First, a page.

Institutional and team experience should be based on all LTs and HLTs performed since a given date that are at least 4 years prior to the date at which experience and survival are reported.

To be accepted for LT (i.e., both single and double lung), an institution and team should have:

Performed LT and/or HLT in at least 10 patients within the 12 months prior to application and in at least an additional 10 patients prior thereto, and achieved a documented Kaplan-Meier actuarial survival rate of no less than 65 at 1 year.

To be accepted for performance of HLT, an institution and team should:

Fulfill the above criteria for LT and the existing HCFA and Civilian Health and Medical Program of the Uniformed Services (CHAMPUS) criteria for HT. Thus, to perform HLTs, the institution and team would have to fulfill the criteria for both HT and LT.

Another NIH institute indicated that an important risk factor for HLT would be the presence of human leukocyte antigen (HLA) antibodies in the recipient. If these antibodies are present, it is likely that these transplanted organs might suffer hyper-acute rejection. They also stated that in HT recipients with HLA antibodies, there is a poorer 5-year survival rate and an increased incidence of coronary artery disease.

In response to the Federal Register notice of this assessment and solicitation of information and opinion from individuals and groups having experience with HLT, OHTA has received a number of comments (one of which will be cited in detail). The responses of these groups are summarized in Tables 11 and 12.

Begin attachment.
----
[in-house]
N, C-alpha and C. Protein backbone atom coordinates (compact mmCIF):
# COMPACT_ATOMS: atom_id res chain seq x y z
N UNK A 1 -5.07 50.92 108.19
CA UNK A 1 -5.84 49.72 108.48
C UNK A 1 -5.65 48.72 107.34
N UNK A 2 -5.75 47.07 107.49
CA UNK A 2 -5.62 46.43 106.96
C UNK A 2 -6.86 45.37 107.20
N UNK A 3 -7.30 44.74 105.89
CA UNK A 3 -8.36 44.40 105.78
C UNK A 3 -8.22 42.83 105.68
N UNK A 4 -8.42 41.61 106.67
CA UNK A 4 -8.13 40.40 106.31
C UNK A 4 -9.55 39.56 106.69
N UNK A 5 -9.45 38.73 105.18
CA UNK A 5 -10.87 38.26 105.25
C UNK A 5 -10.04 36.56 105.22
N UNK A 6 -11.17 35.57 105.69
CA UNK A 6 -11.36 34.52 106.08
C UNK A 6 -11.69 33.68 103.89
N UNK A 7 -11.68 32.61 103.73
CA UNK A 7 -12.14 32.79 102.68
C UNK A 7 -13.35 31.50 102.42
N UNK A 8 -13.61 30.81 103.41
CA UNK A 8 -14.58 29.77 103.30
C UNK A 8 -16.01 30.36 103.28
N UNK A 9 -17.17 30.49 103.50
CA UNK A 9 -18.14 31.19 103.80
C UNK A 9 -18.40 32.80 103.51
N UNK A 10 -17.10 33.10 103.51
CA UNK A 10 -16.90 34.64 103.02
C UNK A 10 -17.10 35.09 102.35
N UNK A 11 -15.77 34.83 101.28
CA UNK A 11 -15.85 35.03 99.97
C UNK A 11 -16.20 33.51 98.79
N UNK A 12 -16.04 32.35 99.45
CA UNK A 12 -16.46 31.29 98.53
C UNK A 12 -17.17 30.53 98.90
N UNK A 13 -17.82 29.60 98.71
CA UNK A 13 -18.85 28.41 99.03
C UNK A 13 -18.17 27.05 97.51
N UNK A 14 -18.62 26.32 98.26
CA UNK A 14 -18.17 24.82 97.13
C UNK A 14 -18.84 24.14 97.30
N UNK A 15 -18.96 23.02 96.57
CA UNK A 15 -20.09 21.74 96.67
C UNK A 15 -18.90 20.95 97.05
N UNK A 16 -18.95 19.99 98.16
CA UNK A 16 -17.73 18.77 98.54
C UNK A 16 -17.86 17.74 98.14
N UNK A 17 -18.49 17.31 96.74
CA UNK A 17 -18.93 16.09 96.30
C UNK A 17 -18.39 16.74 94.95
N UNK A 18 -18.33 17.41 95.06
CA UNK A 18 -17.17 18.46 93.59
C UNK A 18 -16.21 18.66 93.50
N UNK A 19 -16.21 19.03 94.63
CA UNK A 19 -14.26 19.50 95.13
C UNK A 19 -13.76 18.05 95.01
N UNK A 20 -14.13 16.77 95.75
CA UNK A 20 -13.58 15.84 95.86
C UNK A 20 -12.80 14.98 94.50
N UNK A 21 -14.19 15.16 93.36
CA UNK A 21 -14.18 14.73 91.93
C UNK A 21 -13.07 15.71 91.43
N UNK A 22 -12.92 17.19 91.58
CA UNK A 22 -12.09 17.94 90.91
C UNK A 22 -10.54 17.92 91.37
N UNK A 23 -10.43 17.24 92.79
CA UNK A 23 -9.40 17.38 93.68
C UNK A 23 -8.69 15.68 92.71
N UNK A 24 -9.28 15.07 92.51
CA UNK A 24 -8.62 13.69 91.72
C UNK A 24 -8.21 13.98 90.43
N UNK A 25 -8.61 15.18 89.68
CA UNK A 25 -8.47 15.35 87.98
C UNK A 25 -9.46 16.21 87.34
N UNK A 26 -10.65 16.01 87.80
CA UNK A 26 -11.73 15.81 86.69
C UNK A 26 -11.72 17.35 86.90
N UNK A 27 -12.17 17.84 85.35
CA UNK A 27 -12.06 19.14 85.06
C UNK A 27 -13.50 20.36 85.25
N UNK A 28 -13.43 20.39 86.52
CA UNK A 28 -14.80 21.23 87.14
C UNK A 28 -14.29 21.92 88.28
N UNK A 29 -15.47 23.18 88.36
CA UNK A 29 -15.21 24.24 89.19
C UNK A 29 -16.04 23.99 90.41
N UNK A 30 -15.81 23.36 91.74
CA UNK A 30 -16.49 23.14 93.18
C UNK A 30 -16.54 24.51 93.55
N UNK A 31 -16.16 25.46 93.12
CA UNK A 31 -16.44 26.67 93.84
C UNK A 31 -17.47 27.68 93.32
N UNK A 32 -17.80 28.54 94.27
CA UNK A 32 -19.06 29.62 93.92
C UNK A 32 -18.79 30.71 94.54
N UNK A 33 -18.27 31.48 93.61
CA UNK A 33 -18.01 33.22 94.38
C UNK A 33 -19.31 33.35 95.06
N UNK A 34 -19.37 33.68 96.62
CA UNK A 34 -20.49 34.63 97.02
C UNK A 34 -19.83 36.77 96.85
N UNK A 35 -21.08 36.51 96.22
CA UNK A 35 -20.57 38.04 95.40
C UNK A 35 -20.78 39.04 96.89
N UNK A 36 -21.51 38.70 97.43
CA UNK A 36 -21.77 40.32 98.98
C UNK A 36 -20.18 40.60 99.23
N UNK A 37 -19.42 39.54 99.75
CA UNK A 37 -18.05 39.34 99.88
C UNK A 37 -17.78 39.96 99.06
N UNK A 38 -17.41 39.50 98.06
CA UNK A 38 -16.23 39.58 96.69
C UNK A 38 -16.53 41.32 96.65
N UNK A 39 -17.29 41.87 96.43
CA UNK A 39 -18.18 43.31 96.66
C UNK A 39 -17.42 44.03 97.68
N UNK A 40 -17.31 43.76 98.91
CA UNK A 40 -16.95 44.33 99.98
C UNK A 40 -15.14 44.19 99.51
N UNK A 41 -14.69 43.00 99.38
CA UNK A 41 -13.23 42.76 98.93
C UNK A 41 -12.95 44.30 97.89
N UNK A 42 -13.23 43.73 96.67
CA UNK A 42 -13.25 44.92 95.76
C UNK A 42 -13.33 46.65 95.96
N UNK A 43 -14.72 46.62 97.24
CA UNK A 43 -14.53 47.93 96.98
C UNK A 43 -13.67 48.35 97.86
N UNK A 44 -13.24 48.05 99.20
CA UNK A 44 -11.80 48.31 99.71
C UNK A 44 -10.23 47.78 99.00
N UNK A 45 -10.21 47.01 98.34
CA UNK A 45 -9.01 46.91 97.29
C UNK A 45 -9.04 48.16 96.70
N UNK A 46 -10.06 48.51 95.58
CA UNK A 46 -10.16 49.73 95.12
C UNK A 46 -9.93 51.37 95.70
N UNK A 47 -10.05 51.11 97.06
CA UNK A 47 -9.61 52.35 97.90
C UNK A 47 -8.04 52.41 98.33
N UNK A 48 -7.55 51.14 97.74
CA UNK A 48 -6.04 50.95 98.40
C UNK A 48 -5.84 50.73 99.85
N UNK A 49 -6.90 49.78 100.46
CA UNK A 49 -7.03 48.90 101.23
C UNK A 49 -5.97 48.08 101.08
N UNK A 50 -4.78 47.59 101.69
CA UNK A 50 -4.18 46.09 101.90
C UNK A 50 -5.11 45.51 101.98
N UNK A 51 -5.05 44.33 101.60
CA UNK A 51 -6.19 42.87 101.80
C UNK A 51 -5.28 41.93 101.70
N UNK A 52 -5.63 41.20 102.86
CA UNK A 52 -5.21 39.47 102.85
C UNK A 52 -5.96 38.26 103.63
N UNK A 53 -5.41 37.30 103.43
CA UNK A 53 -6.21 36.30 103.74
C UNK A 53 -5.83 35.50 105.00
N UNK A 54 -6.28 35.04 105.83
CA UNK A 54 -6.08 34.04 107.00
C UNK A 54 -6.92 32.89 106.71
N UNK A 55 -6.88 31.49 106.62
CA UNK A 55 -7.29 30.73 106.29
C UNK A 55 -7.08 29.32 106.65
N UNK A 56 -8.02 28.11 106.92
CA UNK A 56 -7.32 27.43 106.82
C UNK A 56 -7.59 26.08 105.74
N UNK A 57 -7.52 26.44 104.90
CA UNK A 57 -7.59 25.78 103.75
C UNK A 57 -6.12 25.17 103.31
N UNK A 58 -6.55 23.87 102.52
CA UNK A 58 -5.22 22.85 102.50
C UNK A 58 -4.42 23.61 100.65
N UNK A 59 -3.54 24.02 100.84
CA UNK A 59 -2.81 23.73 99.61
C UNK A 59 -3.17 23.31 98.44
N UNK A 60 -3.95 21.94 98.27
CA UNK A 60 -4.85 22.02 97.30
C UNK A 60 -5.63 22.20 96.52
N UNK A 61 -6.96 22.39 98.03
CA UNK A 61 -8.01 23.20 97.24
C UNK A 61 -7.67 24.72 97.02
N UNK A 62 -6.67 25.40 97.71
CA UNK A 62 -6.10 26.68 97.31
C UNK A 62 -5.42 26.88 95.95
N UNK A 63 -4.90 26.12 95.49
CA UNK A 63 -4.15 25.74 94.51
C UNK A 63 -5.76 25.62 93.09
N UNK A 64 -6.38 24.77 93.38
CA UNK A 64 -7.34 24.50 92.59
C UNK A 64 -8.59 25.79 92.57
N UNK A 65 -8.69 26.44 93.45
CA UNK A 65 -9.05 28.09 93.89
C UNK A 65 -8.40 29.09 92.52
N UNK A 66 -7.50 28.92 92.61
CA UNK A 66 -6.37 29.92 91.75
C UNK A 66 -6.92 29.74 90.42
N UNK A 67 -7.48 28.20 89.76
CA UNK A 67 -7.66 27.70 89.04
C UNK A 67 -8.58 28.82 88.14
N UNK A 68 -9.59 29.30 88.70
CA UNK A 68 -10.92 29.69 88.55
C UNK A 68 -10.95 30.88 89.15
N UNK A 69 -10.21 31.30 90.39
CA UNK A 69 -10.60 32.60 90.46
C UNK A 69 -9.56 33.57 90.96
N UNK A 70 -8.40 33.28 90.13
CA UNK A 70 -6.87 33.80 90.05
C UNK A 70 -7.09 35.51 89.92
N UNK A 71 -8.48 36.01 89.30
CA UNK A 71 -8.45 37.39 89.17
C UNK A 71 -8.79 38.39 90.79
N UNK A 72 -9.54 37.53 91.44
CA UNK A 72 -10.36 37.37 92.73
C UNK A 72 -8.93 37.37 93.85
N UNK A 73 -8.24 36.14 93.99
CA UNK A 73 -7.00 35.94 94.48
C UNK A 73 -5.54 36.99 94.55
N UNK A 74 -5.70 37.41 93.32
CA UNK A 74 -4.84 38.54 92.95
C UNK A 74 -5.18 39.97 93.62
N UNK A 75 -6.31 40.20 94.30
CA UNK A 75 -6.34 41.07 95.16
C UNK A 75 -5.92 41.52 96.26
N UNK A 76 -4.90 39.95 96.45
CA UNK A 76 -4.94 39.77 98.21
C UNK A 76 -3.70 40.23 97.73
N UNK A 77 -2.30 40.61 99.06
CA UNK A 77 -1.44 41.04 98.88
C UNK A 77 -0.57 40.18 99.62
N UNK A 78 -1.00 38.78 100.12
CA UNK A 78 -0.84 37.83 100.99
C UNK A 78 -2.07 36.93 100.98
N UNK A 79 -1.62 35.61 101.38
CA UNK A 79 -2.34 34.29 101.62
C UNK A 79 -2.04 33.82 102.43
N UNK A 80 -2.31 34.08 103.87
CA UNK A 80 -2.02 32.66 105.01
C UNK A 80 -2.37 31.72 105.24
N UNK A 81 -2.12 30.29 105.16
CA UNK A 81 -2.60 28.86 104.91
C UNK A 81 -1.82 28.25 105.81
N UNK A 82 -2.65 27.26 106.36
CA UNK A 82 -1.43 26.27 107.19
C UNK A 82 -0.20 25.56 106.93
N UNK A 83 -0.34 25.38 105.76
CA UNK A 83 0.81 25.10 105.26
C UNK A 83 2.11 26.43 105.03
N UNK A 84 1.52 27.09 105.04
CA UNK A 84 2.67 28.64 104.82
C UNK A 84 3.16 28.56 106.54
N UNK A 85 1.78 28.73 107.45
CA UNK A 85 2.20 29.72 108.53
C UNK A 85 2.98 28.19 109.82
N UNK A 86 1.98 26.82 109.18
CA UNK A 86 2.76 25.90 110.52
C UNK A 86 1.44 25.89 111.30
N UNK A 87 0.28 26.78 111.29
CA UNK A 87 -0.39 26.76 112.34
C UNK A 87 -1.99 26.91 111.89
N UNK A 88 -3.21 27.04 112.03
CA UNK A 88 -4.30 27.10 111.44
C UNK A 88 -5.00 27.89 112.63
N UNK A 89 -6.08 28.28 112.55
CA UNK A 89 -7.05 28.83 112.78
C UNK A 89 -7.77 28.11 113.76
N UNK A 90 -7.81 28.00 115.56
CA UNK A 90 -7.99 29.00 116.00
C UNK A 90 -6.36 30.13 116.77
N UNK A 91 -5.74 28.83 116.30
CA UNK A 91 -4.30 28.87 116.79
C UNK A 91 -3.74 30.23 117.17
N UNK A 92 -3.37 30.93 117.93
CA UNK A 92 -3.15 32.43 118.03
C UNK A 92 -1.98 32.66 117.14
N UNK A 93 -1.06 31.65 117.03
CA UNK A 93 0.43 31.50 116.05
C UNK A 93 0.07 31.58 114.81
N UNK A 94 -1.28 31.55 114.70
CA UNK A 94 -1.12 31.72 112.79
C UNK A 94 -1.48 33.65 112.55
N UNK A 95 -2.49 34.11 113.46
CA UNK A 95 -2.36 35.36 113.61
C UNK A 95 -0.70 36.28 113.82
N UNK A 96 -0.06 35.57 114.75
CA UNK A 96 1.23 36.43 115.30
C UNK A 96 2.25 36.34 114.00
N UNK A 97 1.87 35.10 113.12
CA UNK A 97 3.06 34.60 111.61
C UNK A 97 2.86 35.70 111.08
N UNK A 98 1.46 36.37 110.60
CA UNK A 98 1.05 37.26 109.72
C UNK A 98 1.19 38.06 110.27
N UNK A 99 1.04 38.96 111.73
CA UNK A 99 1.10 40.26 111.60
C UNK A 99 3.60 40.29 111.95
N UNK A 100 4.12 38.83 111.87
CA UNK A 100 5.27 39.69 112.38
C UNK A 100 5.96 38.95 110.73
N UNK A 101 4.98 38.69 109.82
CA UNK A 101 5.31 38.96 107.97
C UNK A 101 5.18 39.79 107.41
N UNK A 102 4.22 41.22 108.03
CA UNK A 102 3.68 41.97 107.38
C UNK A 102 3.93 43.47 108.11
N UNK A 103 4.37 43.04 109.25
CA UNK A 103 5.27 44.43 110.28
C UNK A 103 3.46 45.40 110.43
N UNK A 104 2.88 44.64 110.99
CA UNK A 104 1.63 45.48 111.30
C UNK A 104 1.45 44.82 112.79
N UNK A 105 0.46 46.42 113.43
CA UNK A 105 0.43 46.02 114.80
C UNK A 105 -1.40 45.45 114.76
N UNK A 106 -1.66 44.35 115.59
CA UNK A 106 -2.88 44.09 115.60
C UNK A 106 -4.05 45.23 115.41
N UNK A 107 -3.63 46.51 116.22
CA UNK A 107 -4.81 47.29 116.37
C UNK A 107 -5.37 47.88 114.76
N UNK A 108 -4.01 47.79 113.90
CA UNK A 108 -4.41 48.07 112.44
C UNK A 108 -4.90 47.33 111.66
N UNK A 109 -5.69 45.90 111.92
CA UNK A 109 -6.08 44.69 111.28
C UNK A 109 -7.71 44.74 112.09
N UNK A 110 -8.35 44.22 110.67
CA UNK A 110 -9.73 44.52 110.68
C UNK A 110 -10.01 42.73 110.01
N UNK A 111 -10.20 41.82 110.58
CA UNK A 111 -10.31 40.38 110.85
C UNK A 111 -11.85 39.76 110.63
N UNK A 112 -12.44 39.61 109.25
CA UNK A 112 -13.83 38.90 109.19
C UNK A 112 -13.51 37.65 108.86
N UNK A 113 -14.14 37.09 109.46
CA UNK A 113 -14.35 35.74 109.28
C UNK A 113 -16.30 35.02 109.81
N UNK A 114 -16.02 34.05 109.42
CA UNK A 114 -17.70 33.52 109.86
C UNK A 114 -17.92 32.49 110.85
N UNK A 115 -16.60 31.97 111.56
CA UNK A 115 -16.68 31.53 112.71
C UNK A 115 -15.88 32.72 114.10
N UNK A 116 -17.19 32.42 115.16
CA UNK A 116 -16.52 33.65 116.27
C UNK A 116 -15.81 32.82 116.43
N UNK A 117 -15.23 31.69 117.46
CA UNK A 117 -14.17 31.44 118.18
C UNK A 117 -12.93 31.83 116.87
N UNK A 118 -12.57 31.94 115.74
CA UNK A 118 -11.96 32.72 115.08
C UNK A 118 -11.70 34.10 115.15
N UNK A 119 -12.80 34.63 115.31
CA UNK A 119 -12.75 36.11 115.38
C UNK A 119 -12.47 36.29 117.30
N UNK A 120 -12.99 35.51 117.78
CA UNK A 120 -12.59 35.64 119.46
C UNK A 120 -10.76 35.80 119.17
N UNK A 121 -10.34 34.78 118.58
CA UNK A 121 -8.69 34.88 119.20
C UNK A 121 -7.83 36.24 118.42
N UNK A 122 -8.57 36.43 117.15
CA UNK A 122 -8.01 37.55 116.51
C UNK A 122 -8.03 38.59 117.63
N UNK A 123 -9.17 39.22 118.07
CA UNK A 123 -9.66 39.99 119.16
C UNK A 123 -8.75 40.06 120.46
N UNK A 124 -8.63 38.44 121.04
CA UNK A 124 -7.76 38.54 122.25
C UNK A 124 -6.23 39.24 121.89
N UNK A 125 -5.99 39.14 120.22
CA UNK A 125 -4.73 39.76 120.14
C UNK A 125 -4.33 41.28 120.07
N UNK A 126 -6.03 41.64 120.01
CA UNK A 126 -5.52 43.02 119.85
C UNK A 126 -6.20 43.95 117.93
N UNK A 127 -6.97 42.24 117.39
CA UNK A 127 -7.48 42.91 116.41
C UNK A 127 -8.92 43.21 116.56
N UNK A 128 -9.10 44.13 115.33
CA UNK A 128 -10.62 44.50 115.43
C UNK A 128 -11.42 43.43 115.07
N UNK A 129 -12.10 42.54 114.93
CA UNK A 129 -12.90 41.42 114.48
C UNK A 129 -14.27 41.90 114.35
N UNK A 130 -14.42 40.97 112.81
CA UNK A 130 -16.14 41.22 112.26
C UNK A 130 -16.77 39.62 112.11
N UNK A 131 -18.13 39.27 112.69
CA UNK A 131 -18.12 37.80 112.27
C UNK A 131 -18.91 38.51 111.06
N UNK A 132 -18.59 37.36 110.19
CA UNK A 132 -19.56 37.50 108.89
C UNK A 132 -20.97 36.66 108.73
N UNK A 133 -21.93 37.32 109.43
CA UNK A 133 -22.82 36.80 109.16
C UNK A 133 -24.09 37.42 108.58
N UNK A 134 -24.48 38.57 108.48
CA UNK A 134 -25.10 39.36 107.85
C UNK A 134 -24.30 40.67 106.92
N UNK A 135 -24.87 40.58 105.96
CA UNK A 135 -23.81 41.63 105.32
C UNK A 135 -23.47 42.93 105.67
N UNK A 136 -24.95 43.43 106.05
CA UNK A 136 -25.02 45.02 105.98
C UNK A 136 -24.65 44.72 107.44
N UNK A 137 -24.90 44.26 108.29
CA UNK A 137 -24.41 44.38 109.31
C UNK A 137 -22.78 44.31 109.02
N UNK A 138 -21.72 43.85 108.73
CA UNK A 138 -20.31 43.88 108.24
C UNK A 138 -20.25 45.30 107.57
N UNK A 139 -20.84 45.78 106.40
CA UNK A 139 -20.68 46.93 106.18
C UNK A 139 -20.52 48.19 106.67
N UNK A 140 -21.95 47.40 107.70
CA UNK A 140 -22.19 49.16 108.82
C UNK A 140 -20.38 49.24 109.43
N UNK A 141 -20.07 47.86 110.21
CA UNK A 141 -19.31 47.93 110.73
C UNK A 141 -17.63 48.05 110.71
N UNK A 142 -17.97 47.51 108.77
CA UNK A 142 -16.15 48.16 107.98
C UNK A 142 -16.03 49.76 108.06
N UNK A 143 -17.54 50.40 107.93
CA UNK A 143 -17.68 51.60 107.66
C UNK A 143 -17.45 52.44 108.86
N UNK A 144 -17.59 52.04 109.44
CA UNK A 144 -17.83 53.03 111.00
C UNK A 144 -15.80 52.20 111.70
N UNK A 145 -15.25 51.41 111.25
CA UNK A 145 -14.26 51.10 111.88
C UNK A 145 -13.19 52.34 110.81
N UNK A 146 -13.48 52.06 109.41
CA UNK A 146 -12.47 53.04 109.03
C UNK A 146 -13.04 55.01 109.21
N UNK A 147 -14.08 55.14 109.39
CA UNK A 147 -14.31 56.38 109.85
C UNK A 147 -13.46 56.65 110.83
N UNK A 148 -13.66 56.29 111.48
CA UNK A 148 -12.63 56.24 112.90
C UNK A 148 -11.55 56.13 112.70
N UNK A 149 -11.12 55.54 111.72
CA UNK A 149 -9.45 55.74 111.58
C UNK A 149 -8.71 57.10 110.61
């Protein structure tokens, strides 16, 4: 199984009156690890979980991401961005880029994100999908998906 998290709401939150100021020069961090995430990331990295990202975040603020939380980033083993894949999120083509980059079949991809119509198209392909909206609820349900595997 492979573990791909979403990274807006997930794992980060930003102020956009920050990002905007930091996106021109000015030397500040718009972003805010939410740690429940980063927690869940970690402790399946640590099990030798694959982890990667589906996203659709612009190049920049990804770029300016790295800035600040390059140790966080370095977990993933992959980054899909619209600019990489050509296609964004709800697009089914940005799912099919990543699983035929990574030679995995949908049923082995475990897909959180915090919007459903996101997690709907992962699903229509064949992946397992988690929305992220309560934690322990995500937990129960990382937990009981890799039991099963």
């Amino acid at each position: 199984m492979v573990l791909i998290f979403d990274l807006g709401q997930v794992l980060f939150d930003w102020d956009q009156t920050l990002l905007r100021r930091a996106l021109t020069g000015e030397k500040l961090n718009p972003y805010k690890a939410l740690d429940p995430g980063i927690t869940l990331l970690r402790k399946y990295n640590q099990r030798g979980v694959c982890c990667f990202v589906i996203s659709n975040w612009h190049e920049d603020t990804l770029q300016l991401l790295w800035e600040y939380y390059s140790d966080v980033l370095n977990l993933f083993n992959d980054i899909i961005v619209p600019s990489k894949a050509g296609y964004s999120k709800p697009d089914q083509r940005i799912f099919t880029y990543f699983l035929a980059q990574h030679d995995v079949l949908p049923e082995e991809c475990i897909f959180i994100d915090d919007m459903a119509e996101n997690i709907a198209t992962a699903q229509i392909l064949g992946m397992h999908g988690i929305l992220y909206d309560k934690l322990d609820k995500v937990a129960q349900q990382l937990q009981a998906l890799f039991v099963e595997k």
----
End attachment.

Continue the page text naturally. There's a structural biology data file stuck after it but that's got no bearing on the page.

HRSA forwarded OHTA's request to the Thoracic Organ Transplantation Committee of OPTN. This committee provided the response cited below.

In general, the surgical principles for HLT are similar, although somewhat more complex, than those for HT. The basic immunosuppressive protocol and the approach to patient care should be essentially identical to that of cardiac transplant patients with the single exception that close surveillance of the lungs for possible rejection is critically important.

Medical indications for which HLT is performed include end-stage Eisenmenger's syndrome and primary pulmonary hypertension. Less common indications for HLT include cystic fibrosis with end-stage pulmonary failure and combined end-stage disease of both the heart and lungs.

The same general contraindications to HT also apply to HLT. Patients also are at particularly high risk during HLT if they have had previous major thoracic or mediastinal operations, due to the likelihood of excessive bleeding at the time of transplantation.

Institutional requirements for HLT are generally the same as those for HT. Specifically, a team that is qualified through experience and survival in HT is coupled with appropriate personnel. If the institution has been approved for CHAMPUS coverage of HT, then that institution also should be covered for HLT (if they have performed three or more HLTs with a 60 1-year survival). Given the appropriate degree of surgical expertise, HLT is a natural extension of HT in a highly successful and experienced HT program. HRSA stated that the information provided by this committee represents the opinion of its members and that OPTN and HRSA do not have an official opinion on this matter.